SPRINGFIELD – After a week of testimonies from Gov. Bruce Rauner’s cabinet members on potential cuts they could make in their departments, it’s clear that Rauner has no plan to balance his proposed budget.
“Governor Rauner has once again proved that he is all talk and no action,” Senator Patricia Van Pelt (D-Chicago) said. “He has spent the past two years harping on the need to reduce spending, but when given the opportunity to offer cuts, his cabinet members were silent.”
Senate Public Health Committee Chairwoman Van Pelt is one of several Senate committee chairs who spent the week asking state agency directors what programs they intend to cut to help balance the nearly $5 billion in deficits Gov. Rauner proposed.
“Every state agency across the board would need to cut spending by 20 percent to achieve the balanced budget the governor wants,” Van Pelt said. “I am absolutely stunned that Gov. Rauner hasn’t even asked agency directors to provide a list of cuts they could make in their departments. Every day without a budget costs the state $11 million. The governor should be offering solutions, but instead he is creating chaos and destruction.”
The move by Senate committee chairs comes one week after Gov. Rauner derailed the Senate’s bipartisan plan to resolve the state’s budget impasse. Agency directors have been asked to return to Senate committees next week with a detailed list of cuts.
SPRINGFIELD – State Senator Heather Steans (D-Chicago) issued the following statement in light of the inability of Rauner administration agency heads to identify possible spending cuts during committee hearings:
The governor presented a budget that is now $5 billion out of balance. When members of the Senate asked his agency directors how they could contribute to filling this gap, none of them were able to identify a single dollar to help balance the budget.
The fact that the governor stifled the Senate’s grand bargain negotiations when his budget relied on the grand bargain to help balance his budget tells me that the governor is more interested in creating chaos than fiscal stability. By continuing to push his partisan priorities, the governor is hurting taxpayers, businesses and families. Every day that we don’t resolve this budget crisis, $11 million is added to the state’s debt and our backlog of bills grows.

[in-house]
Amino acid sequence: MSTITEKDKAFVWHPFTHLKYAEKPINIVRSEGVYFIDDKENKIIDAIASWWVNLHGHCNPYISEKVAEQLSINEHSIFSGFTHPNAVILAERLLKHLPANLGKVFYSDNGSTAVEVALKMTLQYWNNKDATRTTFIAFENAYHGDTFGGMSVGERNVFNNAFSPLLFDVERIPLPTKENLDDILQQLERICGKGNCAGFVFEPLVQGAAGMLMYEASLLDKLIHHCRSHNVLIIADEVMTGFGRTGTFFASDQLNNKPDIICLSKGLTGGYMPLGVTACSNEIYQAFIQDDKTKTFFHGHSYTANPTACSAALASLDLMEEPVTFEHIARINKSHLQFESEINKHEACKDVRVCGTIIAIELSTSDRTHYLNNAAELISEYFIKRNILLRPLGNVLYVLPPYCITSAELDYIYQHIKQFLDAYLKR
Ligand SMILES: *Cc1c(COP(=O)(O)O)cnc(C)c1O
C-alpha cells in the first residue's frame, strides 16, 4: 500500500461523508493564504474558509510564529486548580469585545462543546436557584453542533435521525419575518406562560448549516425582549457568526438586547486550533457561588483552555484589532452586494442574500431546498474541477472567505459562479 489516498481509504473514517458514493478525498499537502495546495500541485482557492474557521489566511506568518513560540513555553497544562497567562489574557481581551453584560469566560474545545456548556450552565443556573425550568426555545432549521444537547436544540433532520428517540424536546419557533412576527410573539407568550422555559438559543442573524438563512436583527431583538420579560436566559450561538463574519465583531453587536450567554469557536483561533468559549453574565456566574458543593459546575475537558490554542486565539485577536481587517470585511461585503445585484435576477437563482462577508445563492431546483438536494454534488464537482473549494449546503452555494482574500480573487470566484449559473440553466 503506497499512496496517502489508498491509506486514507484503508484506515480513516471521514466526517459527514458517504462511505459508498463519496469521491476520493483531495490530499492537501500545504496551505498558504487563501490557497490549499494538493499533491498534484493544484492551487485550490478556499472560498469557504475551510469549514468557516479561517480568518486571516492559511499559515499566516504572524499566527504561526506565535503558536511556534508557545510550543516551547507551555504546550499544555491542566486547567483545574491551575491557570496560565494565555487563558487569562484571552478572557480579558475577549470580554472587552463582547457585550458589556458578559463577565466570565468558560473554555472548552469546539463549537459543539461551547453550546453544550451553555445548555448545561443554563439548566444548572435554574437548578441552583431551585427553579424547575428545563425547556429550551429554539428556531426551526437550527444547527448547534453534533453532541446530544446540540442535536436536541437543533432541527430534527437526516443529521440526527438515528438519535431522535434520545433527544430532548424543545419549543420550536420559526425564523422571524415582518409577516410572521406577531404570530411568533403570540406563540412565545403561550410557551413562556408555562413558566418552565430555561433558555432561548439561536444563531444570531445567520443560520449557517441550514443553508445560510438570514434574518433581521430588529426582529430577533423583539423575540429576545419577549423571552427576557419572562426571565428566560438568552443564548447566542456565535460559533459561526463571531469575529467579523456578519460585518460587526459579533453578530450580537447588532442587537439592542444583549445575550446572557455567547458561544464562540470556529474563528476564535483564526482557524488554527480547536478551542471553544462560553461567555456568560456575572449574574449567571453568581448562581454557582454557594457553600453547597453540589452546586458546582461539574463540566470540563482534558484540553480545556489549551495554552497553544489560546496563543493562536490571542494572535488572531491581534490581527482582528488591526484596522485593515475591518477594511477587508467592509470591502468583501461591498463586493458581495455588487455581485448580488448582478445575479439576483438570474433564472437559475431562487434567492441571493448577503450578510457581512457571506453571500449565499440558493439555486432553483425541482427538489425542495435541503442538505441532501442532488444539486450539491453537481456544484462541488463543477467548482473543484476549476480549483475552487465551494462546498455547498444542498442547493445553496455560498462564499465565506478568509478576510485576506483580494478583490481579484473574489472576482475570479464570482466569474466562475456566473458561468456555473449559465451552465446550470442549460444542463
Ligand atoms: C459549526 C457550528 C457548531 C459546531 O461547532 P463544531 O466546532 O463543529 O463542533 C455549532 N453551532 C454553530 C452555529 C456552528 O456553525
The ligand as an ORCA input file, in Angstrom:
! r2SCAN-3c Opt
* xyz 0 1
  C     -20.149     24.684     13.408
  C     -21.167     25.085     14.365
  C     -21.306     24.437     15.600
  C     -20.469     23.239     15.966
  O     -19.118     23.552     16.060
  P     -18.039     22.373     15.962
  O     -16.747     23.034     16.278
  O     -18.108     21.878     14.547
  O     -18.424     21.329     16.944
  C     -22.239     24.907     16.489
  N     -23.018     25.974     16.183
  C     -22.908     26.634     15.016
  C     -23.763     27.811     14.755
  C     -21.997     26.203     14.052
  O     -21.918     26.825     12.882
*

Though the governor’s budget proposal is now $5 billion out of balance, I remain determined to work with my colleagues on both sides of the aisle to find compromise and fill the budget gap the governor created.
SPRINGFIELD – Members of the Illinois Senate are calling on their colleagues to focus solely on solving the state’s budget crisis after the governor managed to derail a bipartisan compromise.
State Senator Dave Koehler (D-Peoria) says passing a budget should be everyone’s top priority.
“Continuing to not have a budget is unacceptable,” said Koehler. “I do not know how the state can survive if we do not come to a reasonable compromise.”
A budget agreement negotiated between Senate President John Cullerton and Minority Leader Christine Radogno appeared to be ready for voting on until the governor began calling off Republican senators, saying the legislation didn’t go far enough to cut spending.
This week, Koehler and other committee chairs held hearings to allow agencies under the governor’s control to show where they could cut their budgets. Administration officials were unable to offer any specifics on how much they could cut.
“Governor Rauner has never submitted a balanced budget to the General Assembly, something he is constitutionally required to do,” said Koehler.
SPRINGFIELD -- State Sen. Linda Holmes, D-Aurora, asked Illinois Department of Natural Resources Chief of Staff Brent Krebs why he and the department that he oversees remain optimistic about the passage of the grand bargain.
“You said that you are optimistic with the governor’s office and his budget people working on the grand bargain, which he has now blown up three or four times,” Holmes said. “With the governor’s budget being $4.6 billion out of balance, I want to know why you feel that this can be rectified without cuts to agencies such as yours, which have been pretty much decimated.”
Krebs responded that morale is still high in his department and that current budget woes have no effect on his optimism. “I maintain that an agreement can be reached,” Krebs said. “Without getting mired in the details of your negotiation, I’m convinced that we can get this thing done with some more negotiations.”
“I wish I shared your optimism,” Holmes said.
The bipartisan package of legislation known as the grand bargain was thrown off track last week when Gov. Rauner contacted Republican legislators and convinced them to vote against the package of interconnected proposals. Rauner’s move was a surprise to many, who pointed to the governor’s reliance on the framework’s revenue bills to close an almost $5 billion shortfall in his budget proposal and his public commentary praising the senate’s negotiations.
“I think you’re going to have to look at some cuts unless we get the governor to decide that he’s going to come up with revenue increases or even negotiate,” Holmes told Krebs. “At this point, Rome is burning. We need to do something.”